Total Social Media's Web 3.0 Lab has been following an amazing year of political demonstration. We are a technology and society firm, and what has so interested us in events from Tahrir to Madison to Madrid and now to the global Occupy movement has been the strategic use the the Internet, social media and mobile devices have paid in this new revolution.
Earlier this year we determined that the combination of social media and low cost mobile device access would change the nature of grassroots political activism, and given the current economic and political crisis would add a highly dynamic element to protests that would make what would have seemed impossible a few years ago possible: a globally, leaderless grassroots movement that can only really be called a revolt.
There is not denying that the Arab Spring was a revolt, from Tunisia and Egypt to Bahrain and Syria a new generation of internet users made effective use of the new technology platform to organize and publicize their discontent and to self organize in a agile manner. Results are still mixed and there is plenty of reasons to be pessimistic about the outcome of the Arab revolt, but there is no question that the spirit and nature spread to the west.
In an amazing case of globalization and third world to first world technology transfer political organizers were inspired by the use of the Internet in the Arab Spring in their own protests. From UNCUT demos in the UK to Union protest in Madison western activists tried to model the methods and style of Arab protests.
Then Madrid and the larger Spanish acampada movement marked a fully western form of long term protests. Western neo-libreal societies faced a very different challenge than Arab nations. Arabs generally knew their first objective: removal of the regime. In the west regimes change regularly, the project had to be larger about rethinking participation in a democratic system that had become static under consumerism and cynical politics. The Web 3.0 Lab observed in Spain a effort to extend the dynamic creativity of web communities like Twitter and Wikipedia to create an experiment in open culture. In Madrid this year we sensed a real change had happened.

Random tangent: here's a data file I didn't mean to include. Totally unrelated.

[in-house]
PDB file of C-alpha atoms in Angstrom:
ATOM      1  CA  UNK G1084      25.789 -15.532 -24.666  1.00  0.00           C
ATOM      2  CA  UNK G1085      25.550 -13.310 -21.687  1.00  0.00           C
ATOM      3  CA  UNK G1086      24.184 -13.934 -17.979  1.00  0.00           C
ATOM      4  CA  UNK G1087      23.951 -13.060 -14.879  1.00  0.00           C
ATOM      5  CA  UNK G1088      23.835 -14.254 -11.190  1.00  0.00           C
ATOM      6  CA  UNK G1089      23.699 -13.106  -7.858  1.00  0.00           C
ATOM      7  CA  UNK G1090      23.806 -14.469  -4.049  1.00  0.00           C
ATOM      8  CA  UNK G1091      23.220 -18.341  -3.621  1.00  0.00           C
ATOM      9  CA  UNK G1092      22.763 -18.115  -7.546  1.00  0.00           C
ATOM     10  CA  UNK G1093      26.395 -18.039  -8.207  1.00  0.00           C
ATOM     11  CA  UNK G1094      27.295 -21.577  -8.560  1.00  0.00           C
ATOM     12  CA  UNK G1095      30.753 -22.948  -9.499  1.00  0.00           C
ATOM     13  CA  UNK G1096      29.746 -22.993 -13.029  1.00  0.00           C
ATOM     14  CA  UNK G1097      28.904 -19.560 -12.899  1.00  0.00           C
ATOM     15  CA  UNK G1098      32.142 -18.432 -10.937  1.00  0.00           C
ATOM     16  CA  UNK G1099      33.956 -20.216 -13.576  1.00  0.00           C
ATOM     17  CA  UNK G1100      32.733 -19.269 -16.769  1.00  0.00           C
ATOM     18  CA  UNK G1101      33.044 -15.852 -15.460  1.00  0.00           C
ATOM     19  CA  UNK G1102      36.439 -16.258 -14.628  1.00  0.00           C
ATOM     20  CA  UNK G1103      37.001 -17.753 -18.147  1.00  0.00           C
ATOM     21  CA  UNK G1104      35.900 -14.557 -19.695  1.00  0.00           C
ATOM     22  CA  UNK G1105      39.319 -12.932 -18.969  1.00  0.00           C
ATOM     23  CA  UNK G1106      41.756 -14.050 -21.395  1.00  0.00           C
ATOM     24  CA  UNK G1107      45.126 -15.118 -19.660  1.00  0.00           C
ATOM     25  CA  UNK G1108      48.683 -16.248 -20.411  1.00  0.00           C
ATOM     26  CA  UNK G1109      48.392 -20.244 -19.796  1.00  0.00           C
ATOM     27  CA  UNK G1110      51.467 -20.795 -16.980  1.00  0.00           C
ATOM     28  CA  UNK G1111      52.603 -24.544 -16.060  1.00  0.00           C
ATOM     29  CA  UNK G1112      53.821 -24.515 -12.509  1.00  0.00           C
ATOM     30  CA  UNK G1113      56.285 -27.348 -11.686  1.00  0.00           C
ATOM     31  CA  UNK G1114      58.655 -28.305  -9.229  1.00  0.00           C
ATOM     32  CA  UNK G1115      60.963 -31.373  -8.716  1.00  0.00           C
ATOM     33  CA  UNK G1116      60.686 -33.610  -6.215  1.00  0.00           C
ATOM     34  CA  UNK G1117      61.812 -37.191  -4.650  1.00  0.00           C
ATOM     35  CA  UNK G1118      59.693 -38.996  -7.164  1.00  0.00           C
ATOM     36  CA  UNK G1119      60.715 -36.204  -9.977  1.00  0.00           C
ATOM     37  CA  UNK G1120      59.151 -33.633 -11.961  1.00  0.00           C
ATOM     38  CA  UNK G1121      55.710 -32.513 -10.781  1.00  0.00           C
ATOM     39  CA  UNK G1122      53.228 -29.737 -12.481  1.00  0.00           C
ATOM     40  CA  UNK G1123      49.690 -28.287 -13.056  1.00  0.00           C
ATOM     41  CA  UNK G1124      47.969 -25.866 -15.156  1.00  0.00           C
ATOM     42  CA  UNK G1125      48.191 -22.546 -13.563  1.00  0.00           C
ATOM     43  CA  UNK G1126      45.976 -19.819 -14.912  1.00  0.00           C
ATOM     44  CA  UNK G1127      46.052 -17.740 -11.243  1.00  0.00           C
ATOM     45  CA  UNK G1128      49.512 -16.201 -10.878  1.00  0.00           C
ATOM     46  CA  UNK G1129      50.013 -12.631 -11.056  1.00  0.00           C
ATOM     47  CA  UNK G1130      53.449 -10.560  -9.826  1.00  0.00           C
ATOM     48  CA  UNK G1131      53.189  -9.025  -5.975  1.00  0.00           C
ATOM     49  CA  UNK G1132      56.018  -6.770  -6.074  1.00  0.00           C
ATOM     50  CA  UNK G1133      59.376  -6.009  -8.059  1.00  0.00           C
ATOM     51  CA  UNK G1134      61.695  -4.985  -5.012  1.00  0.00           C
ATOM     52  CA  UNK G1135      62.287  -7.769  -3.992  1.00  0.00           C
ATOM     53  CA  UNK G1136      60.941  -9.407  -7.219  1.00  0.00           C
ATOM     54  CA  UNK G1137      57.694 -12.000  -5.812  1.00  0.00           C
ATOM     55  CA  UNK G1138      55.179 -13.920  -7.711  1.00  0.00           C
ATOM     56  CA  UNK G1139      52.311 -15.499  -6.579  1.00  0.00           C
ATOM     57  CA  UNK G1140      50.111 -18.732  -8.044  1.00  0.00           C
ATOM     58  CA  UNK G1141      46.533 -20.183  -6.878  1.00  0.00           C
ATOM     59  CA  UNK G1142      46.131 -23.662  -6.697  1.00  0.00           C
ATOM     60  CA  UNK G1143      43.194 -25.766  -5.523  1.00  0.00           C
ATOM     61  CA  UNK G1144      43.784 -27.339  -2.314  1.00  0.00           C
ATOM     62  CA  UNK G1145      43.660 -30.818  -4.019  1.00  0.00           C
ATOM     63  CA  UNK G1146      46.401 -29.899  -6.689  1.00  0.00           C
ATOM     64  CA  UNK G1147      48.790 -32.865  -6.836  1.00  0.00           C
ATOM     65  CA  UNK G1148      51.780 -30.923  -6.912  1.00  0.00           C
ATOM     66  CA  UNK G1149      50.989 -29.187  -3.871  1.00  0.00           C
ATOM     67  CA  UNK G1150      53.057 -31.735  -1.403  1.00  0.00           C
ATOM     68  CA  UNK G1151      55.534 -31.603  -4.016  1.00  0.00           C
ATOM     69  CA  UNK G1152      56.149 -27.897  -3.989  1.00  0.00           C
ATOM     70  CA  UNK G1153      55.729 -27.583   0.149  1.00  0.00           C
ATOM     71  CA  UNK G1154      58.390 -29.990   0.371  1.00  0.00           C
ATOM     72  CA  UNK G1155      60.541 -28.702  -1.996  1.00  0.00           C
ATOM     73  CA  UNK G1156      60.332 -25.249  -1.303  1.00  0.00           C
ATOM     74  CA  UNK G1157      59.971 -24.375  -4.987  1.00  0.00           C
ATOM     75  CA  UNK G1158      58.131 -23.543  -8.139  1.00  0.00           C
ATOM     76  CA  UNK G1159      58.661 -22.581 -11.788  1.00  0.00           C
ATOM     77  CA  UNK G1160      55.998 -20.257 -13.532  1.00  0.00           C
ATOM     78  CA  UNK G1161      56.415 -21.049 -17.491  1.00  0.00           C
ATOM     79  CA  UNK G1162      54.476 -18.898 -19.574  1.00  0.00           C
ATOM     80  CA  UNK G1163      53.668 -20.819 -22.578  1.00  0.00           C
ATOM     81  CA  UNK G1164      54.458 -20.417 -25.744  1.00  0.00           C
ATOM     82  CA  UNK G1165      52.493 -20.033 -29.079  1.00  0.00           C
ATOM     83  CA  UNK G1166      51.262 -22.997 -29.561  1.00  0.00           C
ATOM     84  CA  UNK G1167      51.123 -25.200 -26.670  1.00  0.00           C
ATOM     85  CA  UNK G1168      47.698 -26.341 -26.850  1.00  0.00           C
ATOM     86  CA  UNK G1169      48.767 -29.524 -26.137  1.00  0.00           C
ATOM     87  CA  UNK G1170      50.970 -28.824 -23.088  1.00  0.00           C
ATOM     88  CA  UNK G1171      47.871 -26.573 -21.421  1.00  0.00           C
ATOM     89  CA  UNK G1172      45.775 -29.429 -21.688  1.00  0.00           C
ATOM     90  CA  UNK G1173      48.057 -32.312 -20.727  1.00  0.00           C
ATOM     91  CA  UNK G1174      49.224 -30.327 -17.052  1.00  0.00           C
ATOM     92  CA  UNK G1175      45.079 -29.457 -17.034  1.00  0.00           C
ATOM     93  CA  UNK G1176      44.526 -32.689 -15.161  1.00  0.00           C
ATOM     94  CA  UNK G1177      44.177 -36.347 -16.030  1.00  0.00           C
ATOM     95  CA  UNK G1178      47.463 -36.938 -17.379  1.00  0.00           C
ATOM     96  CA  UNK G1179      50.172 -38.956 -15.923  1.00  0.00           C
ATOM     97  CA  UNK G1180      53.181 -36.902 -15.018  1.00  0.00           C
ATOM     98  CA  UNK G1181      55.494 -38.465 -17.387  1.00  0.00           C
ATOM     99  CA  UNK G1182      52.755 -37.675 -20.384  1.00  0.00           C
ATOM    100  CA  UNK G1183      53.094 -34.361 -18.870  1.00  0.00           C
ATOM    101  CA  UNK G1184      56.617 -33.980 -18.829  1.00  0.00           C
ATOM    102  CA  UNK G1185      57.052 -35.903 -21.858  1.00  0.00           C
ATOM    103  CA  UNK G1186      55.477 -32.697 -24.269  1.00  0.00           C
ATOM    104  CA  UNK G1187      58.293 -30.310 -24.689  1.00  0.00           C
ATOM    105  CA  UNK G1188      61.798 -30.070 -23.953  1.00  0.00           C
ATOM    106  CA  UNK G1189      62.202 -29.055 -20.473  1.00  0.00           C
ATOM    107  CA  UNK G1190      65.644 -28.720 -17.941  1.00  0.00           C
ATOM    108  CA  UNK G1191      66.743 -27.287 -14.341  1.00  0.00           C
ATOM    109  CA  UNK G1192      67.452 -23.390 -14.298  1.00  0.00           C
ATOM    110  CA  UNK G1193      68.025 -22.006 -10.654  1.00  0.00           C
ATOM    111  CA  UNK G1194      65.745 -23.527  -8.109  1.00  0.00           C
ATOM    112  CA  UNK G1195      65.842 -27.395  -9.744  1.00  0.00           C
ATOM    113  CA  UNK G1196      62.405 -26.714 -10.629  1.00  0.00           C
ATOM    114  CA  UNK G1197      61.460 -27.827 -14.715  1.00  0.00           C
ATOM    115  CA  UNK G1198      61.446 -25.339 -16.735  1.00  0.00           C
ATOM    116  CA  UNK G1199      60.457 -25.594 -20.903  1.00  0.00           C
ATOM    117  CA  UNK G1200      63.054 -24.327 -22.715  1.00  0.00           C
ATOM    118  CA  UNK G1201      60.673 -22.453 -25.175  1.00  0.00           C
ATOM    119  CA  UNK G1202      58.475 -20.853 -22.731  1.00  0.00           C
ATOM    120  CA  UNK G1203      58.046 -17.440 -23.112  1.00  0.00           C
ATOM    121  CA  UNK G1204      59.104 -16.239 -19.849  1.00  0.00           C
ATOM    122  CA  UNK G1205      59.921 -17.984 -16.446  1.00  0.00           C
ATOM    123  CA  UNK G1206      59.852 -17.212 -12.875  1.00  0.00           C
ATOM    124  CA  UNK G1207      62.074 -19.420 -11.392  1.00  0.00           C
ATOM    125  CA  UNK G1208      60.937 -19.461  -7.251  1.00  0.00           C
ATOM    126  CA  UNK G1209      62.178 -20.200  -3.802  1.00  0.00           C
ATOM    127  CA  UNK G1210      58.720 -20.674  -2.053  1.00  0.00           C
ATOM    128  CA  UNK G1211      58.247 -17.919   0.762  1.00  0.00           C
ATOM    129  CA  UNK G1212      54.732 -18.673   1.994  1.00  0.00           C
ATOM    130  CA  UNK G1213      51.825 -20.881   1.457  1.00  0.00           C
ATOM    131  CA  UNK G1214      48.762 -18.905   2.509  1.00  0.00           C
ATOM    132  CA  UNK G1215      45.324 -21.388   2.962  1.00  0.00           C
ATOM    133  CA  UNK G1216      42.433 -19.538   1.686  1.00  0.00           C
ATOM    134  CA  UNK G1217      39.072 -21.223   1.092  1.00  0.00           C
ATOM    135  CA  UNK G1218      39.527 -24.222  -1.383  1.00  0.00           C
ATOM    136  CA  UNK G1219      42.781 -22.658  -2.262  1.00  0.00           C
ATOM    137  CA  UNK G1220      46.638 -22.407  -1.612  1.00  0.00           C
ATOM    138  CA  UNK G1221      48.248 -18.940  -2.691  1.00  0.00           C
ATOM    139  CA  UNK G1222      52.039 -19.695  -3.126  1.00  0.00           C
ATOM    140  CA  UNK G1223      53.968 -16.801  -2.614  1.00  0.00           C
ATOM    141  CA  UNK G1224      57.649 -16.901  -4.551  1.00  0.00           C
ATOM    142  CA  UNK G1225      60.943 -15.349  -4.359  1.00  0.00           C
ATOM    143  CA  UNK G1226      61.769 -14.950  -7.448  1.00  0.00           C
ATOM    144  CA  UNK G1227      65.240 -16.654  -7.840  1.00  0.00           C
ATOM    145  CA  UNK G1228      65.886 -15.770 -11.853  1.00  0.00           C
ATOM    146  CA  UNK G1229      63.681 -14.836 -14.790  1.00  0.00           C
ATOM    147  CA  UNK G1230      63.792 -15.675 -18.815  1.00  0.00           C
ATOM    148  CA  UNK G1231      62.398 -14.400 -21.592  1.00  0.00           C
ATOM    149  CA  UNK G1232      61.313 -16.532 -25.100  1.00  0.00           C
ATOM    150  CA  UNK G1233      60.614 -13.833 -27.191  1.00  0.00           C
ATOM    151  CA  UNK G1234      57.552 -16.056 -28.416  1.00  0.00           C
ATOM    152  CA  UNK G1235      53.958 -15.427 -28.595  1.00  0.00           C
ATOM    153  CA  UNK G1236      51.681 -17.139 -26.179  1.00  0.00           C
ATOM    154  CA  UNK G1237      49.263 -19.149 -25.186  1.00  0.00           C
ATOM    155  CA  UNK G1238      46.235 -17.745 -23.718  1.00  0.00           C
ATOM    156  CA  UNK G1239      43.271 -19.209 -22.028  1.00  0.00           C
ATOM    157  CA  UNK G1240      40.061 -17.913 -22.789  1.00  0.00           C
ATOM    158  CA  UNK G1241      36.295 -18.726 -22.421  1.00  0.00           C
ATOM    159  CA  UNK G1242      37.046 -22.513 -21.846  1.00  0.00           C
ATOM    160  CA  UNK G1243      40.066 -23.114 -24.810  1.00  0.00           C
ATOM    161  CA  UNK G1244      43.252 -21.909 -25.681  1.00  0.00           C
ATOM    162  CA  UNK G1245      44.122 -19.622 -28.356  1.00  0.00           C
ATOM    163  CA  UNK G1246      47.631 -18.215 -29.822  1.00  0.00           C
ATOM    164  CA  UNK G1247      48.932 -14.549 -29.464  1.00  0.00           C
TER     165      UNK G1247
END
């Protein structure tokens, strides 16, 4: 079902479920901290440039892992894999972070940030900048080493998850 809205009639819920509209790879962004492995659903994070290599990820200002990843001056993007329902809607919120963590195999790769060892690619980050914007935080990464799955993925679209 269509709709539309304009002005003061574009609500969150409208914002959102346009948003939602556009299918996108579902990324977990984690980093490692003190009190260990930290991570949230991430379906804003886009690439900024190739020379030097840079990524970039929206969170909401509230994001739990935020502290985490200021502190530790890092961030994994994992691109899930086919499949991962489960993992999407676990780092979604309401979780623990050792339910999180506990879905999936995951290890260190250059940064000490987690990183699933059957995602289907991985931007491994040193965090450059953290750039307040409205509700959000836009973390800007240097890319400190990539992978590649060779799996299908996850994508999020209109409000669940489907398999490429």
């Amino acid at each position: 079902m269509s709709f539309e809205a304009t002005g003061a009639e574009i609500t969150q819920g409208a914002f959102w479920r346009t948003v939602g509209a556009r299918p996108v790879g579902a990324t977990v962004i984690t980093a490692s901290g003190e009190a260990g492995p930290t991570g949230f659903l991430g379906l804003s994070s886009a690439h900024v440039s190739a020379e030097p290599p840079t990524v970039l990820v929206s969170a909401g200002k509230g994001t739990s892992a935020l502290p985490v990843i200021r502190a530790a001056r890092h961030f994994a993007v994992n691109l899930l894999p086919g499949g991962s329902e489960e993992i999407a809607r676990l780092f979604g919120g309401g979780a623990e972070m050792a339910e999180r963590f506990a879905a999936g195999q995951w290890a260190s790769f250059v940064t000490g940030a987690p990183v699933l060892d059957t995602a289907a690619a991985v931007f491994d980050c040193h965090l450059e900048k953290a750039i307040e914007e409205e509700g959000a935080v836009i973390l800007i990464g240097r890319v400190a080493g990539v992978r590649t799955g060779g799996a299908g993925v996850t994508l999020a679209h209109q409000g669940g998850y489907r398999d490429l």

The viral slutwalks went viral from the Internet. Started from a small protest in Canada the movement spread global via social networks and youTube. Slutwalks was probably a dry run for a global movement, one that was starting to move faster than than the old conventions of authority and discipline could probably manage.
Later in the summer riots in London and the rest of England showed that rather than being a possibility, the violent forces that the web could unleash are a reality. The question clearly was not revolution or not, but what kind of revolution and to what ends. The London riots are to have made the UK Prime Minister consider shutting off much of the Internet and BMS. Suddenly the stage or events and risks became greater.
And now we are seeing a global politics rapidly transformed by the Occupy movement. A very direct political movement, starting in the United States in response to long term economic problems and spreading rapidly via Internet social networks has now gone global. The Occupy movement is rapidly changing the nature of political discourse throughout much of the world, leaving established status quo political alliances and institutions struggling to seem relevant.
The outcome of this current movement is yet to be written, but one fact of history is now certain: 2011 will be remember as the year that the global internet support grassroots revolution added a new radical and dynamic element to global politics.